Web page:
That one is stated like this: Let S be a nonempty set and F a field. Let C (S,F) denote the set of all functions f ∈ F (S,F) such that f(s) = 0 for all but a finite number of elements of S . Prove that C(S,F) is a subspace of F(S,F).

Proof (as stated in the book)
For f(s) = 0, the ”zero” element of F(S,F) is clearly in C (S, F).

(It is not clear to me at all, really, but I'll take it as it is for the moment)

Let f(s) = ci, for ci ≠ 0 , si ∈ S, i = 1, ...., n, and g(ti) = di for di ≠ 0 , ti ∈S, i = 1 , .., m
and for all other s ∈ S let f(s) = 0 , g(s) = 0.
Now, ( f + g )(s) = 0 for all s ∈ S except for s = si, i = 1 , .., n and s = t i , i = 1 , ..., m . Since f + g is again a function from S to F, that vanishes at all but a finite number of elements of S . Similarly, one can show αf ∈ C(S, F).

Again, none of this is as obvious as the text makes it out, I am looking at this and not sure if I can adapt this to what I see in front of me. I am feeling like this is mandarin right now.

6. Jun 8, 2013

### Dick

That's fine. You are probably just thinking this is harder than it is. If the {di} are finite set and the {ti} are a finite set then their union (or intersection, which is what you really want) is a finite set. I think that's really all there to this problem. Same thing for scalar multiplication.

7. Jun 8, 2013

### Emspak

so g is just an arbitrary function? It looks pulled out of nowhere.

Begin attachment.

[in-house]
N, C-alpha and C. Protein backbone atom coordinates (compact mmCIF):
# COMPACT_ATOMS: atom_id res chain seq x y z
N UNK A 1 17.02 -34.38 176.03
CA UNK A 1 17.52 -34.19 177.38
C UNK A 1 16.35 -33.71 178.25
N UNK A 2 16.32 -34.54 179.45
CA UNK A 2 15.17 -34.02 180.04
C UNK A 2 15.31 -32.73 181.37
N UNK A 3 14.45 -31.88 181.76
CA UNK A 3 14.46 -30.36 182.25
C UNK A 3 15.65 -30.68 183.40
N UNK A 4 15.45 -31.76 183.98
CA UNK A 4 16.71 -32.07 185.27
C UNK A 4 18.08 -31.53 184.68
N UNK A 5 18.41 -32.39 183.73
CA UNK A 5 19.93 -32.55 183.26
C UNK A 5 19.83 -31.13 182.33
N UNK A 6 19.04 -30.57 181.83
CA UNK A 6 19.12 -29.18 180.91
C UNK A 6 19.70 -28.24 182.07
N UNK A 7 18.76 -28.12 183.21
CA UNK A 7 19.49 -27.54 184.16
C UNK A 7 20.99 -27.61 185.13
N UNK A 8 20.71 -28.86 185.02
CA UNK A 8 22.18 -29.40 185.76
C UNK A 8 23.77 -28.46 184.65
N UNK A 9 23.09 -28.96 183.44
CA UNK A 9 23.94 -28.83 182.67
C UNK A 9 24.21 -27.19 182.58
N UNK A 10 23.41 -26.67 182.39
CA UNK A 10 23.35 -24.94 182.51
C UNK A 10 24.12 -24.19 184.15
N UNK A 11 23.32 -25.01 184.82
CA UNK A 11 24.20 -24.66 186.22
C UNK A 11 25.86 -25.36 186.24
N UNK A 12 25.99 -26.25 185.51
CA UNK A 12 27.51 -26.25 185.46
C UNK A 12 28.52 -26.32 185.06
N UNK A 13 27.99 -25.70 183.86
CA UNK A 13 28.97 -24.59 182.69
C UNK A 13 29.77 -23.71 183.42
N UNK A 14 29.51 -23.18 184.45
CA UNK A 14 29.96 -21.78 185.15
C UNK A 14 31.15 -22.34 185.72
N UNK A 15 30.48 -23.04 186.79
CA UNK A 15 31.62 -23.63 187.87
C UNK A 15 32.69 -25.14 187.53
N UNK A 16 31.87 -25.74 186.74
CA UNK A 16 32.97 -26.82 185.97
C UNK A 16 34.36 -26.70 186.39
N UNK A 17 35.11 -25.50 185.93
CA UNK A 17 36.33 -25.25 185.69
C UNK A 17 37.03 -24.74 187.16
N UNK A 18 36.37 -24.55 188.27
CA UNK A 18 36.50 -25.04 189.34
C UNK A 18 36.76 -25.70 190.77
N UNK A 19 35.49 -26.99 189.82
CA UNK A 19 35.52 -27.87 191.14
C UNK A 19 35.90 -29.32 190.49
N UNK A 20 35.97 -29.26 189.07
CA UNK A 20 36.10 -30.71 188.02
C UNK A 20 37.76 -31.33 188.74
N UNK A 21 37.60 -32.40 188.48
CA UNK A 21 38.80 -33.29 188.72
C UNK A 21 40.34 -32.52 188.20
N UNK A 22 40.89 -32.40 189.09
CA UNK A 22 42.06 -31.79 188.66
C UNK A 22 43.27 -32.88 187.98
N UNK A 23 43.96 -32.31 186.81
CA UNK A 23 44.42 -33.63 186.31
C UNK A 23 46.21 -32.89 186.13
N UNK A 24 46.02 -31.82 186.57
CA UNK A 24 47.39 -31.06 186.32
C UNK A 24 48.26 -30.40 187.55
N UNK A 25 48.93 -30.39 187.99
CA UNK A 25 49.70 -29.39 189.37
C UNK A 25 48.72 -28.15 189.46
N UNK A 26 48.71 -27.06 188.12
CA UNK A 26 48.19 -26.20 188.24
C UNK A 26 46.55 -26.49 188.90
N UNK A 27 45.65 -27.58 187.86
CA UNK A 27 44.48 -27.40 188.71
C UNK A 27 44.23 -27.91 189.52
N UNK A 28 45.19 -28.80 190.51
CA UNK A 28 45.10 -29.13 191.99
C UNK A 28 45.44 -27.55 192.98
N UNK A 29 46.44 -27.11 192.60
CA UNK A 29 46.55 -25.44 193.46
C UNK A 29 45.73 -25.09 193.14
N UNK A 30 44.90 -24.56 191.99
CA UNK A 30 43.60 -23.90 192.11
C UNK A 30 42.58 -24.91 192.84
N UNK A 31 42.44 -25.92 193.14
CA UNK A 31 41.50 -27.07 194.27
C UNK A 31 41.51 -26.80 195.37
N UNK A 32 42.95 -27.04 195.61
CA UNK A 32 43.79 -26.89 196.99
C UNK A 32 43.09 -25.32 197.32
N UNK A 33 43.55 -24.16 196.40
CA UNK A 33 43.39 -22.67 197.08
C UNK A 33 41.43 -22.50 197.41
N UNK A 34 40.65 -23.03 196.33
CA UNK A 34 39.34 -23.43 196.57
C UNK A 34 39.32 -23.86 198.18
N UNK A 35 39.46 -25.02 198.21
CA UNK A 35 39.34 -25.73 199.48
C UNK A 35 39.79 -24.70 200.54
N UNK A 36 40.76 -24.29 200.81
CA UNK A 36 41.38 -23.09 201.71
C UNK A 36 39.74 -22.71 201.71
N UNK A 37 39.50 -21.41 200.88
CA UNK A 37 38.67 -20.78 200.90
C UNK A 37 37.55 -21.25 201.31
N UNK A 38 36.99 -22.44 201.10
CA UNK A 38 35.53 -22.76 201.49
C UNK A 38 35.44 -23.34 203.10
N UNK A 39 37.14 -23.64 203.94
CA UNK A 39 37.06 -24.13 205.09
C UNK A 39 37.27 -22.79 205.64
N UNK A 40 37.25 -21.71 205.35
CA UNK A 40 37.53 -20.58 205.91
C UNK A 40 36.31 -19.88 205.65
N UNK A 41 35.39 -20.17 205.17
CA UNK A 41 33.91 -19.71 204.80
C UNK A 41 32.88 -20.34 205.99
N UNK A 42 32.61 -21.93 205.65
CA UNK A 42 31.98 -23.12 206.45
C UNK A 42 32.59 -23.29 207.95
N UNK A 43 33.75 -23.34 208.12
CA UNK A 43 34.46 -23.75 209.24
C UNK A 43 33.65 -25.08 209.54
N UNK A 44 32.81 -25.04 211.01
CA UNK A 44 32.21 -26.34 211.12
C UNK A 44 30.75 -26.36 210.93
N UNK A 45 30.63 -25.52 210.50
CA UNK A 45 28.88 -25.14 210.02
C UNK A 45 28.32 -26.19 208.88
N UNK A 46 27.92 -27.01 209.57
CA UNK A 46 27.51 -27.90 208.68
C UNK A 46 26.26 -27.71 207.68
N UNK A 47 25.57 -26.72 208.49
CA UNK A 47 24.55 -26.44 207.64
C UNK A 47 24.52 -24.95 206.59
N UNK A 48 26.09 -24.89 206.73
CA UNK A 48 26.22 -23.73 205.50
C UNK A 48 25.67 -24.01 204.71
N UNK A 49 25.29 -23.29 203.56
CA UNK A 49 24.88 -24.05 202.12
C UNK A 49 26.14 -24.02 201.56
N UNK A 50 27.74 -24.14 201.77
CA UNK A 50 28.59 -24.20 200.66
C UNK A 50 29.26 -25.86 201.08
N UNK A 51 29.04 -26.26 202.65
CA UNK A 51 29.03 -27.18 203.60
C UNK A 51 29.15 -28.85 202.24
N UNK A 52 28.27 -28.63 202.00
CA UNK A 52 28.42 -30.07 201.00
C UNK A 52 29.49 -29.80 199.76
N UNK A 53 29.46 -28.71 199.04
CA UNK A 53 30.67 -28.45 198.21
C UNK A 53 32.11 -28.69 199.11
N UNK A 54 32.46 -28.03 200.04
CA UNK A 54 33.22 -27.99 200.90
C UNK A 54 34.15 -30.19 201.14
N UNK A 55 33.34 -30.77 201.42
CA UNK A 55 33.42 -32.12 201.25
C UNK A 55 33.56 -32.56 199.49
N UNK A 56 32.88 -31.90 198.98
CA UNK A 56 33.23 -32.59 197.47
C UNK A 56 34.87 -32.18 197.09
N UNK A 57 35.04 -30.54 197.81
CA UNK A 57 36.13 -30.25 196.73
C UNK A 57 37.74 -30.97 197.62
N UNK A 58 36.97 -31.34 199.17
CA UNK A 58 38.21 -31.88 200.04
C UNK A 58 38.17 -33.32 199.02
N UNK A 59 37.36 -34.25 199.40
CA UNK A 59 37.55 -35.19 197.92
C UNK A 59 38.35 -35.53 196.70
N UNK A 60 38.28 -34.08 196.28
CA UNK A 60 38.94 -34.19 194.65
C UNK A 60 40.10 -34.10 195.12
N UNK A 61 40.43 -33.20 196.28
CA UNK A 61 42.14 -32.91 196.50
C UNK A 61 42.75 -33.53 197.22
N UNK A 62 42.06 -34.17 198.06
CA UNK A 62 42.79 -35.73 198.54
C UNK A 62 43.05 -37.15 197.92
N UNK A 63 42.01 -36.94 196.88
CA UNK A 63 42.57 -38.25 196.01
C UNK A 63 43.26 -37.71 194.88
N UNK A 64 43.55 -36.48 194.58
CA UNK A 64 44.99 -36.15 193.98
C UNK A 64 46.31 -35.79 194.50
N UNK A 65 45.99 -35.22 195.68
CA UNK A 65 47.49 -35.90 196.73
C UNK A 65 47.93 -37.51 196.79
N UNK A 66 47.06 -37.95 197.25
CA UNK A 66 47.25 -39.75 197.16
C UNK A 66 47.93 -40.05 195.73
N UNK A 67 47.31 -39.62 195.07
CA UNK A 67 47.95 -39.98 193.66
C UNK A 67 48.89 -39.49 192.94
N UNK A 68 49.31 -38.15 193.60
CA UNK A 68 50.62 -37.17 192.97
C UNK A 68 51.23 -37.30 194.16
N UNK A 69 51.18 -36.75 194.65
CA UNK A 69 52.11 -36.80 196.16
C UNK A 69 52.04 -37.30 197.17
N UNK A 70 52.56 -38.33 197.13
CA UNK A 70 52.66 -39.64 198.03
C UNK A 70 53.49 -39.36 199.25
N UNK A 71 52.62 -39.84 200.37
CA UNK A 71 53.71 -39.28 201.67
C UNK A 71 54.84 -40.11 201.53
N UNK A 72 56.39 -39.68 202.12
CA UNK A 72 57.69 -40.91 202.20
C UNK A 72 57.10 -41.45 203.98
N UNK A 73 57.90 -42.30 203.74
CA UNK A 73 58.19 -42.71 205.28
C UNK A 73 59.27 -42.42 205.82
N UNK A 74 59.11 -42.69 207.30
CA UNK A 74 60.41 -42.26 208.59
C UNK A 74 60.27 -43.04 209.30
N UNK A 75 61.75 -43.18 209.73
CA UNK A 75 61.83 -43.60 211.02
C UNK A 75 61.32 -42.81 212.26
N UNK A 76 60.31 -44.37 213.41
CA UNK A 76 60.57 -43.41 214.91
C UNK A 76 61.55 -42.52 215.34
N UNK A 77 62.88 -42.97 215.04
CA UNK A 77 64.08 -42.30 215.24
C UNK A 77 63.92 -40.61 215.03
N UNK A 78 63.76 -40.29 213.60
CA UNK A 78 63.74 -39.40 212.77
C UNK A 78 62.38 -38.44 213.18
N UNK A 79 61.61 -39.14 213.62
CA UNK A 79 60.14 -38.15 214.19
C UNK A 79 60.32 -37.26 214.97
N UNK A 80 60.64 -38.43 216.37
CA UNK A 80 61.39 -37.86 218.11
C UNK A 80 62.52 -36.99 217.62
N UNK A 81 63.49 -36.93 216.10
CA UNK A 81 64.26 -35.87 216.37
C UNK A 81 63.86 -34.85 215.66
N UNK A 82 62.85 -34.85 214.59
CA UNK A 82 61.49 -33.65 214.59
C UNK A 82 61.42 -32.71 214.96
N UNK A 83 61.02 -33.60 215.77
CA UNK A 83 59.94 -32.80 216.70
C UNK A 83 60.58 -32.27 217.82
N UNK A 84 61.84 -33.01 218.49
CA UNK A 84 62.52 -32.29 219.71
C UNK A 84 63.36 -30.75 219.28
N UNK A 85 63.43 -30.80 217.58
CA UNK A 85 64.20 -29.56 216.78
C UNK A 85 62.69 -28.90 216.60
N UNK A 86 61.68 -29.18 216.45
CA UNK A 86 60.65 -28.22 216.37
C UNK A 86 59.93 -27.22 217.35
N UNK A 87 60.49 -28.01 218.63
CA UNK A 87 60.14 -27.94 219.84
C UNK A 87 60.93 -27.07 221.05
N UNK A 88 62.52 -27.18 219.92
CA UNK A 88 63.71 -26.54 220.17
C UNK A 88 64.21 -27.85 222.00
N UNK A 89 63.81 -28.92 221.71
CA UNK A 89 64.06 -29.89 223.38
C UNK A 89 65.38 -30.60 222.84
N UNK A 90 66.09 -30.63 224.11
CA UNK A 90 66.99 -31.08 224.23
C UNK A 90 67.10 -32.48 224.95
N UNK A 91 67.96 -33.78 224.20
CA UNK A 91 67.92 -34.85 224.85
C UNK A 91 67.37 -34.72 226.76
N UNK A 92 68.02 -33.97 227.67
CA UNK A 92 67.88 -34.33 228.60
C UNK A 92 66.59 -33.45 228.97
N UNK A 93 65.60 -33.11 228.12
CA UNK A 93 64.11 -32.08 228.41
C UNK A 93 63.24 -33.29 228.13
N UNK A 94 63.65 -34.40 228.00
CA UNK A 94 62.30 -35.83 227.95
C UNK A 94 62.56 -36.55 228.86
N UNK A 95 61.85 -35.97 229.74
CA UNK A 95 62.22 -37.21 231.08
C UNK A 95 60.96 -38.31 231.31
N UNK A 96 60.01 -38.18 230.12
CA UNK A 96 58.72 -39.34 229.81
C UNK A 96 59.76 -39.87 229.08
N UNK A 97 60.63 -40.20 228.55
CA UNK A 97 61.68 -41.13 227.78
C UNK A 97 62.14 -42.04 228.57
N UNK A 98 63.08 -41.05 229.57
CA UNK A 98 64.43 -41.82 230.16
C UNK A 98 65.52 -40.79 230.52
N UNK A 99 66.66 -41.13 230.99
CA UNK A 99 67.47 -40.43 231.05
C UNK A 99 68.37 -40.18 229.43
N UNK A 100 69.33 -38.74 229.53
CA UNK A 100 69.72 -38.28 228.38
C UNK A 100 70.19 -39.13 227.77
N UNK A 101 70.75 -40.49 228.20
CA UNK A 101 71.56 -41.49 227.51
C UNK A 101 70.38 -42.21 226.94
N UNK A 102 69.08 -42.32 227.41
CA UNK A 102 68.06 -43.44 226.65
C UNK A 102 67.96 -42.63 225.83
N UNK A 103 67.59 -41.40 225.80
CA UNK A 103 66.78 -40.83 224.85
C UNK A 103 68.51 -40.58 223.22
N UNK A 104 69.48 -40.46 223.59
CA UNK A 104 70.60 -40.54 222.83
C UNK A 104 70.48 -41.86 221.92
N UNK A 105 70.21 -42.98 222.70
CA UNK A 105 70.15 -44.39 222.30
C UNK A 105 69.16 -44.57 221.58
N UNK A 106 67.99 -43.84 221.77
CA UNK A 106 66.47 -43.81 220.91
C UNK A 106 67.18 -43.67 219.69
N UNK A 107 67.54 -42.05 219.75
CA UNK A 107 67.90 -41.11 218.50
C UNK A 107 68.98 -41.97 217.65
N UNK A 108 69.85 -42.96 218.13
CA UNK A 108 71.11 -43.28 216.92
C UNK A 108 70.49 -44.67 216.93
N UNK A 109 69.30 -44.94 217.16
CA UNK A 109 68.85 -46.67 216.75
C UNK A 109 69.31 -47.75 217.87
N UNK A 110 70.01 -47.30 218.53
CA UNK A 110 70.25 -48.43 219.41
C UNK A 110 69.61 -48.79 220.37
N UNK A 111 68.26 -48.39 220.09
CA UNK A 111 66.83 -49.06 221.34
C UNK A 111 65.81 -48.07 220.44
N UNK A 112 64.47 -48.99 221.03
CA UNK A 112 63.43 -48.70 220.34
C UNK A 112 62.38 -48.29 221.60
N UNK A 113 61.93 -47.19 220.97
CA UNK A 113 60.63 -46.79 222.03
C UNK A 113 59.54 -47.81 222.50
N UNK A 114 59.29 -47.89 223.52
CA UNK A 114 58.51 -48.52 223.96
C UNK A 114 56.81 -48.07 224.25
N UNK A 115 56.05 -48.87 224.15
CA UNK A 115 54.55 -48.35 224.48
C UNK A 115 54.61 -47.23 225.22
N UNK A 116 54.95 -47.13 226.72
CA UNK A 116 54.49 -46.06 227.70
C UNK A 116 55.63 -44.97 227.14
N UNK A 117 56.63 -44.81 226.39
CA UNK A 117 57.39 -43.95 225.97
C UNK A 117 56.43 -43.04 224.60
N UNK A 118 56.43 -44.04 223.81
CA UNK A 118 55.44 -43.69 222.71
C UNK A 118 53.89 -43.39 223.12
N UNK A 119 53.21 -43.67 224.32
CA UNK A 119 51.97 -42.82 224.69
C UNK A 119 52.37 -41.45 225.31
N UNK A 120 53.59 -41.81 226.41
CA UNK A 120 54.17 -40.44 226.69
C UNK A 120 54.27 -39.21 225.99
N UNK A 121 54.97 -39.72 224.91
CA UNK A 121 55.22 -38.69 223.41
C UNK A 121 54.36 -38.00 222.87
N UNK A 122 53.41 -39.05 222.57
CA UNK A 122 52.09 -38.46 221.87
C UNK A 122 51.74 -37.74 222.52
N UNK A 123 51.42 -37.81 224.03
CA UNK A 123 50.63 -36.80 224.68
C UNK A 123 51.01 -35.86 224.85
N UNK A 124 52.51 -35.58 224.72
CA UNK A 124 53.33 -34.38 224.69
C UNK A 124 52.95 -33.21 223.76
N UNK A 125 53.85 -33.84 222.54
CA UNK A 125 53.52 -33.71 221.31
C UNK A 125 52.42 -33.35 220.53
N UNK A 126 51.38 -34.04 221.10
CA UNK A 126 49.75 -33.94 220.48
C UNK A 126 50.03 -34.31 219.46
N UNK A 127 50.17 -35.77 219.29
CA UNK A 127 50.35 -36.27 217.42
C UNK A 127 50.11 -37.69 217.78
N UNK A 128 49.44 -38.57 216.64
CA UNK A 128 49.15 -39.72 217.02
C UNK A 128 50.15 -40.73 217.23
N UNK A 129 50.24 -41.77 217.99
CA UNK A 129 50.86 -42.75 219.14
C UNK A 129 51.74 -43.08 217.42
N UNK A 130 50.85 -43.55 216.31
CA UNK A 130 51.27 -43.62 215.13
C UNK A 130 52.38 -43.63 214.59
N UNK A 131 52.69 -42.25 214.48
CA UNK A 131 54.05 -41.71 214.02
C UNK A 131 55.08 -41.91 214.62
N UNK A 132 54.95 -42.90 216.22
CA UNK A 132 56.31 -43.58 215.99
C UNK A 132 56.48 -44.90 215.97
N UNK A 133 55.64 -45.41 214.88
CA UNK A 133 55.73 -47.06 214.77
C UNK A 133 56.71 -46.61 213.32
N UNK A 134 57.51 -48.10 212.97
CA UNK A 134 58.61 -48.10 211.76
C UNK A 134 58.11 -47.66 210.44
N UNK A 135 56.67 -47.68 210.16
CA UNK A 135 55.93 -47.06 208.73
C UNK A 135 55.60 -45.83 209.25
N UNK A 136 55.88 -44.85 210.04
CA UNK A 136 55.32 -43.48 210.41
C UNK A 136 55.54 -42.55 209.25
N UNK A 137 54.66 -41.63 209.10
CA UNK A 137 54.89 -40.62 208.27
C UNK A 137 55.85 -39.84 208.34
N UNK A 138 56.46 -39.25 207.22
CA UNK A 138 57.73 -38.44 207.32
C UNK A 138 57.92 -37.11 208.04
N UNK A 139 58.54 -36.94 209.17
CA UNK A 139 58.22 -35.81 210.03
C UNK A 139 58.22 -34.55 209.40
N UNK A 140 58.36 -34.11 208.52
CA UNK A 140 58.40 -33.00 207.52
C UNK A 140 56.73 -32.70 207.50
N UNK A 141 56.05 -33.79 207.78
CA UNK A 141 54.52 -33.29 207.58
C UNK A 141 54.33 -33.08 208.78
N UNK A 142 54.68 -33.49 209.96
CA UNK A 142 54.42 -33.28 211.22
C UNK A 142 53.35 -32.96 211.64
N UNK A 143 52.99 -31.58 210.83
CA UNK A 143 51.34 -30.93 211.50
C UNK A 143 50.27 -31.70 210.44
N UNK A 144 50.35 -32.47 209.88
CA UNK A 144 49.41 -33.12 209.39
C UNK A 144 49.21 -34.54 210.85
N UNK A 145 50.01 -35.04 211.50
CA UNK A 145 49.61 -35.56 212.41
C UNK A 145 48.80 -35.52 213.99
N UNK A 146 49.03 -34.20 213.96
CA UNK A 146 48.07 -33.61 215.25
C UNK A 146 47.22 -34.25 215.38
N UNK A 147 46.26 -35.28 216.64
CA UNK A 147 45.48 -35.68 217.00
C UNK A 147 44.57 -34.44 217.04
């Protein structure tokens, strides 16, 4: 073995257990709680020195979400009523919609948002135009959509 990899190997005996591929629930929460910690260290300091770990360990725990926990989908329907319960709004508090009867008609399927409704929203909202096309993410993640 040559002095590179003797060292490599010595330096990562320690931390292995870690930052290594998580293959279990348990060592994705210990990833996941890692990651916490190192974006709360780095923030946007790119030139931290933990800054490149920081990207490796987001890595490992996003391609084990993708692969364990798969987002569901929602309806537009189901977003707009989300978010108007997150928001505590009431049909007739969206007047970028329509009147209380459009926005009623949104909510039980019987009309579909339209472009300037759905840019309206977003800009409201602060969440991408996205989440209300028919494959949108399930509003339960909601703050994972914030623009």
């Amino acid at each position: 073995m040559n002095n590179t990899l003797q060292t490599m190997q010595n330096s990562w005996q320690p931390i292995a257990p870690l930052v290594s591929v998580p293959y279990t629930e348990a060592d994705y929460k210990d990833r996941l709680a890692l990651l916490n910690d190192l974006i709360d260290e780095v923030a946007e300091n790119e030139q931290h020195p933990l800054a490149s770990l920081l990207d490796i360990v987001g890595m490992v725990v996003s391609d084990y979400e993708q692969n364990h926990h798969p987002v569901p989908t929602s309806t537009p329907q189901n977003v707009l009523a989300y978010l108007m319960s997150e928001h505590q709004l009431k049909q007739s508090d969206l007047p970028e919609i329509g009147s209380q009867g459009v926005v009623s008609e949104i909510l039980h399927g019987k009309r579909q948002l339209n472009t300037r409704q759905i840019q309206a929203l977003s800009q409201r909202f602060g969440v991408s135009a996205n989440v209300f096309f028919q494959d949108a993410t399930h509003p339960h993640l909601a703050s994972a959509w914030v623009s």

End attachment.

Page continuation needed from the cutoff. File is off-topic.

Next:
Arrrgh. This is the problem. The proof I showed you looks like just magic right now and this is pretty frustrating.

Here's what I can sort of figure out. we have f(s) = 0 and we can say that it is in C(S,K) butI have o idea whether that's something we can take as given or not.

You say it vanishes. How? Because it is zero?

if we pick an arbitrary function g and set that = 0 yes, (f+g) = 0. But I am not getting the connection to proving that anything is a vector space. I just don't see what one has the slightest to do with the other. Unless it is something to do with axiom 3 and 4?

8. Jun 8, 2013

### Dick

Mmm. Your list of axioms omits the ones you really want to prove, the closure ones. Here's what you really need to prove. If f and g are in C(S,K) then f+g is in C(S,K). Is that true? If k is a scalar in K then is k*f in C(S,K). Just think about the definition of C(S,K).

9. Jun 8, 2013

### Simon Bridge

g comes from the same place as f and g(s)=0 under the same conditions that f(s)=0.
In order to prove something is a vector space, you need two arbitrary vectors in the space.

10. Jun 8, 2013

### Emspak

OK, that makes more sense. And I can just pull g out of nowhere as an arbitrary function, right? I say that g is in C(S,K) along with f, and prove they are both in C(S,K). Is that about right? Because k*f being in C(S,K) would be axiomatic it seems to me (from the list I gave you).